5 Assumptions That Set Small Group Coaching Up to #Fail

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"Small group coaching does not work." If I've heard that once, I've heard it a million times. In fact, if I had a dollar for every time I've heard it...I'd be a millionaire!

Ever said it yourself?

I've discovered there are five assumptions that set small group coaching up to #fail. Wonder if you have any of these?

5 Assumptions that Set Small Group Coaching Up to #Fail:

1. Expressing a desire to be a coach is enough.

Not! Just like taking volunteers to lead a group you assemble, taking volunteers to be a coach is incredibly risky. Harmful below-the-waterline motivations are very common (I estimate more than half the time!). Power and prestige hunting posers are very common. Much safer and more effective to decide who to recruit and accept no substitutes. See also, How to Build an Effective Coaching Structure.

2. Warm and willing is better than nothing.

Not!  Similar to assumption #1, warm and willing candidates won't get the job done. They are happy to say "yes" to coaching but don't have the stature to pull it off. Settling for 30-fold leaders when a 60-fold or 100-fold is required dooms most coaching structures. See also, Recruiting Coaches: When Not to Compromise.

3. It's mostly about accounting.

Not! If the primary responsibilities are about keeping score (members and meetings), you've missed the point. Coaching is about "doing to and for the leader what you want the leader to do to and for the members of their group." Coaching is about caring, not counting. See also, Who Makes the Best Coach? and 5 GroupLife Dots You May Not Be Connecting.

4. Low expectations reinforce commitment.

Not! Minimal or low expectations don't engage 100-fold players. Busy and over-committed high capacity people will only say "yes" to trajectory altering assignments. If the span of care you've created calls for two hours a week, you dare not minimize the commitment. Asking for a big commitment is the only way to get high capacity leaders in the game. Anything less cheapens the deal. See also, 5 Honest Thoughts about Small Group Ministry and Top 10 DNA Markers of Churches with Thriving Small Group Cultures.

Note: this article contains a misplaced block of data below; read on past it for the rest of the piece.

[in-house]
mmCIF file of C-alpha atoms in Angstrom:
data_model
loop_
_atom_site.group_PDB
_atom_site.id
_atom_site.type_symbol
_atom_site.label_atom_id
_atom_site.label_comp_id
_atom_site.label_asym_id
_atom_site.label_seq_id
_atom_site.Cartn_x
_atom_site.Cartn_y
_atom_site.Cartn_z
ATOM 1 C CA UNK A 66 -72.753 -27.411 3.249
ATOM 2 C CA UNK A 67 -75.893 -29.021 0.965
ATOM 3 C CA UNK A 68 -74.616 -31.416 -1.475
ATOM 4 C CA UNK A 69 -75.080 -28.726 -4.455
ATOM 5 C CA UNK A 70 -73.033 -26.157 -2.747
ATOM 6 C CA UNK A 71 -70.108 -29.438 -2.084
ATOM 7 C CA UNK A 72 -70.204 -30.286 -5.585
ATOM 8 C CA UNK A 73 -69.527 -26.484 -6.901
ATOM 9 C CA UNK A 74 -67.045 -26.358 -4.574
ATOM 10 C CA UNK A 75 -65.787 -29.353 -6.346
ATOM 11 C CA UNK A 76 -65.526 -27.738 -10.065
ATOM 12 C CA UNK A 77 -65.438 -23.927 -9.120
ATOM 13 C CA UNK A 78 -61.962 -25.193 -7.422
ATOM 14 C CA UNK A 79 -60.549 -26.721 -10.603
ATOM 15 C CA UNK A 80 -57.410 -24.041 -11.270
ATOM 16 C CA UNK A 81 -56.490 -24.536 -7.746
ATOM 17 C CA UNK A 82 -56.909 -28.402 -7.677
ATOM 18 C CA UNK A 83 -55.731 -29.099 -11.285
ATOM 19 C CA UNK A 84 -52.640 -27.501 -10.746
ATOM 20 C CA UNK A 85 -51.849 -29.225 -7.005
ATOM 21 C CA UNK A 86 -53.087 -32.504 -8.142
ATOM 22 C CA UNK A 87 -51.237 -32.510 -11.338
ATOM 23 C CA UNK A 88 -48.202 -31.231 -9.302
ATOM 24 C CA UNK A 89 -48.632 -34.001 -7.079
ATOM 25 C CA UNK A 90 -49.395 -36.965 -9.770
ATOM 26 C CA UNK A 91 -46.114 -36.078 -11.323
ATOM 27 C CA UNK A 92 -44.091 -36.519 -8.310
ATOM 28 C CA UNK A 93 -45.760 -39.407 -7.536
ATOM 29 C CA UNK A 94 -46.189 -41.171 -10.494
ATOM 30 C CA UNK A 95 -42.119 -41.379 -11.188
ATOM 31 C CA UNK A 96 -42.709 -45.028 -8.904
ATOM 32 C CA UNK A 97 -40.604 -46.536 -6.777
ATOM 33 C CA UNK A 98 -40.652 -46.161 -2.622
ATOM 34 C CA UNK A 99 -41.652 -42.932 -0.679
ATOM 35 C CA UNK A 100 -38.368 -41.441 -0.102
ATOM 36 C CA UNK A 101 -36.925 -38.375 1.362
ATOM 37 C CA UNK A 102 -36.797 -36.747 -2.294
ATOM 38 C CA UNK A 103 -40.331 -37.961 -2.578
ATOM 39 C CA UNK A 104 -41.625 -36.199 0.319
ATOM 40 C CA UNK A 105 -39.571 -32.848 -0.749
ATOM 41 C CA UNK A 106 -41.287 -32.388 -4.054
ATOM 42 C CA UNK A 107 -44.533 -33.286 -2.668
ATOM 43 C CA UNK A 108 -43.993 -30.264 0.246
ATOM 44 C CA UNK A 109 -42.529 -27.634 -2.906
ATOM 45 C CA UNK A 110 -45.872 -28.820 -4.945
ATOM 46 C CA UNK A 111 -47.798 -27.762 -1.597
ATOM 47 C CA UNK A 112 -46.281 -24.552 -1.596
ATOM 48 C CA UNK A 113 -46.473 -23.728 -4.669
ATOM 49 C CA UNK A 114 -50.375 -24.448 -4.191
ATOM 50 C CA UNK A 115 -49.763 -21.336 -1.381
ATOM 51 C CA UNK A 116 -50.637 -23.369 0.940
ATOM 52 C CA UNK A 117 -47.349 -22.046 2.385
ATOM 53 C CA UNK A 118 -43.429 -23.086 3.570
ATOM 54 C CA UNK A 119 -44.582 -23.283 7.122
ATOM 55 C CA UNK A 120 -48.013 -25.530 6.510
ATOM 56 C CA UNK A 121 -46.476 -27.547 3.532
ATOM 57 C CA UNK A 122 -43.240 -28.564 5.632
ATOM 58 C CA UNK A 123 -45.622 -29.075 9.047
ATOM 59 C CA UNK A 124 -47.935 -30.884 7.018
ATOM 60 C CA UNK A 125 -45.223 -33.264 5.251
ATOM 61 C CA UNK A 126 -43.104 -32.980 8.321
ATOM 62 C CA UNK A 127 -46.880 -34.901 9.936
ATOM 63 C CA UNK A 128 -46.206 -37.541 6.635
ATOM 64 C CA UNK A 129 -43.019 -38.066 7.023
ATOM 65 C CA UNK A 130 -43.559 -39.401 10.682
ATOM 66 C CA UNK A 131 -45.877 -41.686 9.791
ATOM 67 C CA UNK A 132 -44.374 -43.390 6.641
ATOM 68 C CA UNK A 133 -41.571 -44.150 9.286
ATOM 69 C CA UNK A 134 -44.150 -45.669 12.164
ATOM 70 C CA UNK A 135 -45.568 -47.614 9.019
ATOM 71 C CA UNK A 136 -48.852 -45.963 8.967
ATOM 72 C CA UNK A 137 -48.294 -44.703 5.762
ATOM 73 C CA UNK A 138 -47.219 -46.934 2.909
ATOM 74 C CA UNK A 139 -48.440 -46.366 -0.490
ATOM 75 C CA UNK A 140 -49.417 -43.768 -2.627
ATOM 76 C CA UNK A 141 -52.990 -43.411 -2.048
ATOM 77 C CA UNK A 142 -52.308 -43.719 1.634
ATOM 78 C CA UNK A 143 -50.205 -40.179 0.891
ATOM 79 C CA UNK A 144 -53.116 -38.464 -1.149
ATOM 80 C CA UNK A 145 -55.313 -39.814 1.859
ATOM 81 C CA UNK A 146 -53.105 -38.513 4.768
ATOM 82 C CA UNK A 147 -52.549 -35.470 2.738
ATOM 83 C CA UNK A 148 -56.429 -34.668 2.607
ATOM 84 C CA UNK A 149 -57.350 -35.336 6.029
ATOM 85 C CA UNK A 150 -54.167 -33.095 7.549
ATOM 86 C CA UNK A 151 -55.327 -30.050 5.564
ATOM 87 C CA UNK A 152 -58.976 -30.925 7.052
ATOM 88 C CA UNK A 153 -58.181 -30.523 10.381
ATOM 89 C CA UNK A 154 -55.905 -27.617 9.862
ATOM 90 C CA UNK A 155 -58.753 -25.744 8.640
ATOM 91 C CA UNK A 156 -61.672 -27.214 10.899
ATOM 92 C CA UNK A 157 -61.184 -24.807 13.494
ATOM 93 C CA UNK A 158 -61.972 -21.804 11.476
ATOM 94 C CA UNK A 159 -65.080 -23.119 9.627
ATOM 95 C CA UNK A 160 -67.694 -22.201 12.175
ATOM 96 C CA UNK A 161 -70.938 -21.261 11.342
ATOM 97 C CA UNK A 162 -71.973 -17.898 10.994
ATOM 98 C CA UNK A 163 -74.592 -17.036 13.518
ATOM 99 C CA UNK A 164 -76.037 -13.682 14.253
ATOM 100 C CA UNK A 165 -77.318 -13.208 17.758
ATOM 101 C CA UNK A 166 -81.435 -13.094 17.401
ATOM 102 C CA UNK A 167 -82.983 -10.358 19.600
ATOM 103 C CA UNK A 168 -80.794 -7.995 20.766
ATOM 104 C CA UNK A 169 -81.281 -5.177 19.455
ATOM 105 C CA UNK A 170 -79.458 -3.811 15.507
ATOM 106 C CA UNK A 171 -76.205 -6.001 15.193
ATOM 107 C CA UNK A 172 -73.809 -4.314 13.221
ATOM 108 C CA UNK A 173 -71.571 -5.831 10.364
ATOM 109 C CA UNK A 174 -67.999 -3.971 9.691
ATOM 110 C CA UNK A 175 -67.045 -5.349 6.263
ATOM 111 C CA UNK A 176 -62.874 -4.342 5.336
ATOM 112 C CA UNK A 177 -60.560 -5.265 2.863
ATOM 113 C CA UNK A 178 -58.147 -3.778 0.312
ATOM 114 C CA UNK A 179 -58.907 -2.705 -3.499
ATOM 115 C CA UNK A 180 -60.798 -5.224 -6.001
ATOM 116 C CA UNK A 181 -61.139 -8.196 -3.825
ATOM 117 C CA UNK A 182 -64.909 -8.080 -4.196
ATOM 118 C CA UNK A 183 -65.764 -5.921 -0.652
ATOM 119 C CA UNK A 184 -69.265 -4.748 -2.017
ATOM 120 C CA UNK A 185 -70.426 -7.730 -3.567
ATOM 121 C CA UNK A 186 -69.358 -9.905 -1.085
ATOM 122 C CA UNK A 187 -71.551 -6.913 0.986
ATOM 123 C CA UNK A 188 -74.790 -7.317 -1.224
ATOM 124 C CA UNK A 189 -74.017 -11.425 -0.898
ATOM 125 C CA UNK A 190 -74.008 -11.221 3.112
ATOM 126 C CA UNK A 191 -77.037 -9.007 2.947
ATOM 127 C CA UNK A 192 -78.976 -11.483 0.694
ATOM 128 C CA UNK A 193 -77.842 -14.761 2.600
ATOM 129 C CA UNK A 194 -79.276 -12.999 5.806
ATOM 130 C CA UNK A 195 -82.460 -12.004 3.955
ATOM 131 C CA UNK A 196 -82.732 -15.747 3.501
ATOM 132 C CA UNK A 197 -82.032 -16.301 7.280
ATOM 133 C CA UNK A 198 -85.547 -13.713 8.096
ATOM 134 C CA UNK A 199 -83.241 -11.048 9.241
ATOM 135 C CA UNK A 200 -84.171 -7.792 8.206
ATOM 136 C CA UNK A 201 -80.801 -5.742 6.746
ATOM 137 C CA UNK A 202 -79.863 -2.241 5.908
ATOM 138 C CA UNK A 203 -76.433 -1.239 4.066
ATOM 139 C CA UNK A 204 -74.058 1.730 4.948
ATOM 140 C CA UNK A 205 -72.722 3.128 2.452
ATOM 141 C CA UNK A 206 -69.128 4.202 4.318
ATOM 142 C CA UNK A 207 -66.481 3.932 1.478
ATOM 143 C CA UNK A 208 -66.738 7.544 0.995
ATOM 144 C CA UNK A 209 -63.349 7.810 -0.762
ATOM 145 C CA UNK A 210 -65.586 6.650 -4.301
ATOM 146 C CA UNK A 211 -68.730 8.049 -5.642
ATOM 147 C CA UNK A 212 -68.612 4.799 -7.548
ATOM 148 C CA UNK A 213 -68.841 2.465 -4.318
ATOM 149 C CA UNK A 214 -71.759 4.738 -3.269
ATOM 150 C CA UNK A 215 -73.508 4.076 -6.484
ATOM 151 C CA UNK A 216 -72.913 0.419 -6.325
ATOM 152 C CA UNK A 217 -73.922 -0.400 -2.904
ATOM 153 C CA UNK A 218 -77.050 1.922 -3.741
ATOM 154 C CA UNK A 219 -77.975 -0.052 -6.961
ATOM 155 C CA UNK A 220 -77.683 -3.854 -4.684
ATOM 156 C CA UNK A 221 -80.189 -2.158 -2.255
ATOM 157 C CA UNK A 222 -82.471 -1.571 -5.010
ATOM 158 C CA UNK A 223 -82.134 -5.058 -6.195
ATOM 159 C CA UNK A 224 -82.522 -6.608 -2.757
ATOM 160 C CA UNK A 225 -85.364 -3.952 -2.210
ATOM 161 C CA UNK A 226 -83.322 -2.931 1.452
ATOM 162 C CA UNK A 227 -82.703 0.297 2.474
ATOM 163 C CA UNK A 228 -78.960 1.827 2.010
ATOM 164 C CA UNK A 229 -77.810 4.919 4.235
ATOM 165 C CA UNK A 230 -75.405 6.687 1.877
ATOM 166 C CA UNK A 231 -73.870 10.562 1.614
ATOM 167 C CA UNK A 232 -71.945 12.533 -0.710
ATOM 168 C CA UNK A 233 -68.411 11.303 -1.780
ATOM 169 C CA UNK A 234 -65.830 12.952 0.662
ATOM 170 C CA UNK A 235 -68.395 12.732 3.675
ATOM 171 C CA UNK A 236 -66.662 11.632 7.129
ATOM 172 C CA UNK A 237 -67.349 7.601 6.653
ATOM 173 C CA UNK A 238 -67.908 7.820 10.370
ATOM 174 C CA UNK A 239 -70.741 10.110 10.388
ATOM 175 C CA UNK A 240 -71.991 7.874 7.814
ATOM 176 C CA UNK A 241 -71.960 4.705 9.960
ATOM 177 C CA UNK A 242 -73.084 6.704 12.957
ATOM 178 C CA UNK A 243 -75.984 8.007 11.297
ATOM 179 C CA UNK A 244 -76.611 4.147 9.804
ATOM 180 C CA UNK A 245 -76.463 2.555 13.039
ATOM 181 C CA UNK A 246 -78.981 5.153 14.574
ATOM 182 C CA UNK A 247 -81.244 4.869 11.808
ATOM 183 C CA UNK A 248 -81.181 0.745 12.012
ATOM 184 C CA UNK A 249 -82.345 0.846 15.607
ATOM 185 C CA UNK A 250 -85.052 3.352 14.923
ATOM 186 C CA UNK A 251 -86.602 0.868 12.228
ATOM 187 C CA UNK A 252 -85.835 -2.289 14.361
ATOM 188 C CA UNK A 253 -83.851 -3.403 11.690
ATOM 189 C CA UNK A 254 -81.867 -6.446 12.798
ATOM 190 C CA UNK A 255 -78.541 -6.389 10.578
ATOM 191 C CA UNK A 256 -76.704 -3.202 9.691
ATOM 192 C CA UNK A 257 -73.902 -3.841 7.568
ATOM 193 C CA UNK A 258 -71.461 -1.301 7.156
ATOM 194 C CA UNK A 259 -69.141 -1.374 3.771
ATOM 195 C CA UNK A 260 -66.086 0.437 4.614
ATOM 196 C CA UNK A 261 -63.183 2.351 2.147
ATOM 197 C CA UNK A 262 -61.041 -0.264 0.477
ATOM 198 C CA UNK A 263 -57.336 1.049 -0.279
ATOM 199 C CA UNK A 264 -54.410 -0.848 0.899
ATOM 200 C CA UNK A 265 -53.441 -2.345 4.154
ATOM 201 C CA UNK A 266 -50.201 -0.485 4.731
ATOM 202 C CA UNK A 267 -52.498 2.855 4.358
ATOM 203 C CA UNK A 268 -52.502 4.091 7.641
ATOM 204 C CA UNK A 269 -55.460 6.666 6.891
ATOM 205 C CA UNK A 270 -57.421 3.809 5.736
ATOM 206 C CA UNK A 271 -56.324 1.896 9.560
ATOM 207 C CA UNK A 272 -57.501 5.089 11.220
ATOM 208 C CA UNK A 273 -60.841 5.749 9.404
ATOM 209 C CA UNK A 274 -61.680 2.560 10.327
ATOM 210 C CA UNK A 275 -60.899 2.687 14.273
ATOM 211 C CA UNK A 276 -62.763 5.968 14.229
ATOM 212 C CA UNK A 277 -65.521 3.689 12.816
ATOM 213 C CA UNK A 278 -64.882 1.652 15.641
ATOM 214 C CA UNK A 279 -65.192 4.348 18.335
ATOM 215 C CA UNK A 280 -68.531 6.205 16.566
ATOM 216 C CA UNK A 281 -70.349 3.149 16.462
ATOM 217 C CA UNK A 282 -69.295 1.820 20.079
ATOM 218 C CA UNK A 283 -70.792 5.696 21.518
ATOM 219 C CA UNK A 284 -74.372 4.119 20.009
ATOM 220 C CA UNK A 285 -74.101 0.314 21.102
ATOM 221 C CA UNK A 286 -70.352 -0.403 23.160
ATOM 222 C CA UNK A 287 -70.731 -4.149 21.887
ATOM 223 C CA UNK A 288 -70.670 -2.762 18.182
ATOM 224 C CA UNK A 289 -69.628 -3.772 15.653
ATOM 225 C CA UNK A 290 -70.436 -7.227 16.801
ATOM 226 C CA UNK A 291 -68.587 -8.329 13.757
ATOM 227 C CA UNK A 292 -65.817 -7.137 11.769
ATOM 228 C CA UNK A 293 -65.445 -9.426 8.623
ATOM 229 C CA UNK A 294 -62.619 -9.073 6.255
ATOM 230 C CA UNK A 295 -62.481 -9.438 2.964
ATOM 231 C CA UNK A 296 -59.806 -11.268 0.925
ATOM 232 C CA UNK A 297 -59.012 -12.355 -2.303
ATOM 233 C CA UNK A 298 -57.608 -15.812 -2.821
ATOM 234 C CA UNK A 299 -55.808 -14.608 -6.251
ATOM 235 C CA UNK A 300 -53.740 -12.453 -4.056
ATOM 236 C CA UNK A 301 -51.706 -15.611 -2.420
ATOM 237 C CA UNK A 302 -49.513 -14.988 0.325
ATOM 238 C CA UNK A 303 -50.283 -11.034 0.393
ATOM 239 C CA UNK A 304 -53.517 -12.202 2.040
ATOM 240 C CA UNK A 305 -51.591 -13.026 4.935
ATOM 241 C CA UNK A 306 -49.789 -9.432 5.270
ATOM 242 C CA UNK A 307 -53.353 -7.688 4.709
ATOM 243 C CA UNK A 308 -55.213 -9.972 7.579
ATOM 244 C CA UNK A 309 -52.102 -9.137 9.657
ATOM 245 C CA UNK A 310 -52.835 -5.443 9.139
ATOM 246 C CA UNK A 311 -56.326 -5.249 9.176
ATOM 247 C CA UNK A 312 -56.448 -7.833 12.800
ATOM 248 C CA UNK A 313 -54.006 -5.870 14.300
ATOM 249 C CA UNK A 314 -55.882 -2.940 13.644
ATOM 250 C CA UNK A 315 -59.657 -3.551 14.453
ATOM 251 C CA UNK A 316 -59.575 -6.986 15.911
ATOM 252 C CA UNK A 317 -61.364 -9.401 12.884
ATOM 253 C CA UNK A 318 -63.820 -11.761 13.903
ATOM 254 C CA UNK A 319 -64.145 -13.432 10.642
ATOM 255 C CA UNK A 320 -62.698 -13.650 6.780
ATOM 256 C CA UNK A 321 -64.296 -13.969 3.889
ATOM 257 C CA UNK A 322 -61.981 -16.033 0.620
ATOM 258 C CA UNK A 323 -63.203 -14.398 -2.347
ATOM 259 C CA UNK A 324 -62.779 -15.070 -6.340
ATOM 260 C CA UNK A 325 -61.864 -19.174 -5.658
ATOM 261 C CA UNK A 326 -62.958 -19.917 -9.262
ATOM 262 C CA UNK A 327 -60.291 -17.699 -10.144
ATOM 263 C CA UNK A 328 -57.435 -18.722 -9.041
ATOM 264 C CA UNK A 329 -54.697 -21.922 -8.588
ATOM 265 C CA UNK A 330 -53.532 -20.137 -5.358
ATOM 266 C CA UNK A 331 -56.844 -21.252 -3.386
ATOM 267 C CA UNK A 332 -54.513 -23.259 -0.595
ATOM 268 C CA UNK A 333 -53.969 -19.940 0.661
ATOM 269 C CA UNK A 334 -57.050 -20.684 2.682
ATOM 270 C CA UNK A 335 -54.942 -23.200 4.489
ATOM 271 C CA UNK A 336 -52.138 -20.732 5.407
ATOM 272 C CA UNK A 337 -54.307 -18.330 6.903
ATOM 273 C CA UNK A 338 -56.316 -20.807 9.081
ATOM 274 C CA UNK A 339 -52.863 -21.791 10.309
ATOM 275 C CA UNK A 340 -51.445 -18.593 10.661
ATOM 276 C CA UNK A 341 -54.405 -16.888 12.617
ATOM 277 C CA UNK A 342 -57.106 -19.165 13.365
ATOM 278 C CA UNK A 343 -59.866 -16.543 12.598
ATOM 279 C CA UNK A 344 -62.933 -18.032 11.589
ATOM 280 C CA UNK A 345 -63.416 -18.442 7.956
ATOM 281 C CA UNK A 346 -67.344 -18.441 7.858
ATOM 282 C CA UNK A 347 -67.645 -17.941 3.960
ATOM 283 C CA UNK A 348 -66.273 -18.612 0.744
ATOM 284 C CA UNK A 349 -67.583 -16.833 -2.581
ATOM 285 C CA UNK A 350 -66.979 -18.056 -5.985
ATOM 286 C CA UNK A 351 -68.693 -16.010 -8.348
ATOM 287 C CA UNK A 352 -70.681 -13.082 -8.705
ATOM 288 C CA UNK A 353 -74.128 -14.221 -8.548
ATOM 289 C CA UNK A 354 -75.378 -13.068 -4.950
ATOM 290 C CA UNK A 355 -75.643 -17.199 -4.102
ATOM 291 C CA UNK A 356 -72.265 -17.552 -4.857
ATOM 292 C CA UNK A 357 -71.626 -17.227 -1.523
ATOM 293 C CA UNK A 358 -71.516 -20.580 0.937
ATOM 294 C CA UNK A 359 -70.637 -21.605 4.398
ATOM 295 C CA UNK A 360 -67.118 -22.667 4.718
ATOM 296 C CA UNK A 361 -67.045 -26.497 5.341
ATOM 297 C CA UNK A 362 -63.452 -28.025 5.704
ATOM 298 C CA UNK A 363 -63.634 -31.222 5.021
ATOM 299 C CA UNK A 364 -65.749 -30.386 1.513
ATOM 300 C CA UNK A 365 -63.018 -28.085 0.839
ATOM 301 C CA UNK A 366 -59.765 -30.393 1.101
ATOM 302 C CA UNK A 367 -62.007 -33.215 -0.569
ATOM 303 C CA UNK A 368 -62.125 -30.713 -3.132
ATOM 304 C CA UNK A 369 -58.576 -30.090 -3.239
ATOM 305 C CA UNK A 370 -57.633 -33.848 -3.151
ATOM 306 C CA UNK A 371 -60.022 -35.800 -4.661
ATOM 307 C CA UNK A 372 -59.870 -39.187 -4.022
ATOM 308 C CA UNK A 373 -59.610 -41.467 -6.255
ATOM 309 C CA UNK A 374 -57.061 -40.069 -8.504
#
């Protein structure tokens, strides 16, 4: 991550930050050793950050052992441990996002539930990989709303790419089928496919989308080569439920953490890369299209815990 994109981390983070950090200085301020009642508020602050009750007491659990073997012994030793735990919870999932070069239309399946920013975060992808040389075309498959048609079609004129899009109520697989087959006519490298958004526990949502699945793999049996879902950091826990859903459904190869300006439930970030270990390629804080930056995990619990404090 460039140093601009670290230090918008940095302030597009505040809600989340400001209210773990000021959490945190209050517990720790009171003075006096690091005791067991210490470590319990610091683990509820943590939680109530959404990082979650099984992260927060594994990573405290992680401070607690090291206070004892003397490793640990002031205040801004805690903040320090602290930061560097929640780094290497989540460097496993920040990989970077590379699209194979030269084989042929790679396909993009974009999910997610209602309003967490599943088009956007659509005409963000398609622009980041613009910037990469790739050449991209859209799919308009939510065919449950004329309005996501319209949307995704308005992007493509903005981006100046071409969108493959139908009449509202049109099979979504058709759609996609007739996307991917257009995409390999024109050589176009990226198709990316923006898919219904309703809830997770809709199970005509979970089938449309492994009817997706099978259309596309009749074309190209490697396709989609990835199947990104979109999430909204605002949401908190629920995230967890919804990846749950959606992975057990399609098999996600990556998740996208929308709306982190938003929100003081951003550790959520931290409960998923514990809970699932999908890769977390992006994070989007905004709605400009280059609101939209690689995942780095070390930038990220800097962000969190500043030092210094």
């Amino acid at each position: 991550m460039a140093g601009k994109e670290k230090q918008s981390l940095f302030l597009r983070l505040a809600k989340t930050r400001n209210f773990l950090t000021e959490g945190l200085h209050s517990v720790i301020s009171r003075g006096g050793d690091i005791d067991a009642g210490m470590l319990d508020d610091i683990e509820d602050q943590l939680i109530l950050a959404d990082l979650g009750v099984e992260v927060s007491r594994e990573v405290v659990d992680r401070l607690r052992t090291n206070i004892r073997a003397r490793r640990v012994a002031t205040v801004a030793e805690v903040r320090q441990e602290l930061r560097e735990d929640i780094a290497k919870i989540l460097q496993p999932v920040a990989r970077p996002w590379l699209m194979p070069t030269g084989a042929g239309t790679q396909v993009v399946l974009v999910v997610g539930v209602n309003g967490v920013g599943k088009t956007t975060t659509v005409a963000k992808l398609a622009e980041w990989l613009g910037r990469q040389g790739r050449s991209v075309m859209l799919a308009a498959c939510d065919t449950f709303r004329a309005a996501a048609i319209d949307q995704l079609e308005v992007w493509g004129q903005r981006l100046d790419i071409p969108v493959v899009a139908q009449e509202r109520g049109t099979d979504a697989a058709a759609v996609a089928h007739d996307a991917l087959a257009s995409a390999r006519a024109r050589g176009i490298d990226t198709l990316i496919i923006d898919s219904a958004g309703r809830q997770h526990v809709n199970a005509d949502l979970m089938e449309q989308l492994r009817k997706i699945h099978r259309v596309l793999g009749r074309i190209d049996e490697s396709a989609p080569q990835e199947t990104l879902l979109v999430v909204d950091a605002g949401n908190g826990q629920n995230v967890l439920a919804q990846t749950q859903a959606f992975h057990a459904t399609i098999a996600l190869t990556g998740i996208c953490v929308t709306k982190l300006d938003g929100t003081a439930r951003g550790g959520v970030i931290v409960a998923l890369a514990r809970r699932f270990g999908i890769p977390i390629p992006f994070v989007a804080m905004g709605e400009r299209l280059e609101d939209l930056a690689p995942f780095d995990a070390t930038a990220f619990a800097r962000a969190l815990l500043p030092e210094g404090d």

5. High capacity players don't need attention and care.

Not! If whatever you want to happen at the member level must happen to the leader first, it follows that whatever you want to happen at the leader level, must happen to the coach first. Capacity does not determine their need for investment and care. Paying attention to their needs and interests. Taking the time to know about their families and jobs and interests pays huge dividends and will often keep them engaged in the mission for years. See also, Life-Change at the Member-Level.

Need more help?

Building an Effective Coaching Structure is one of my most popular courses. If you haven't already looked at it, you might want to check it out! You can find out more about it right here.

Image by Nima Badiey

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  1. Jon Stolpe on November 20, 2013 at 5:02 am

    I absolutely agree. As a past small group coach, I can vouch for each of these. Coaching small groups and leading coaches requires being intentional. It doesn’t just happen.

  2. markchowell on November 20, 2013 at 6:23 am

    Thanks for jumping in here, Jon! Great intentionality is essential. And…it’s usually people who’ve functioned in the role who are able to recognize the challenges. Thanks for sharing!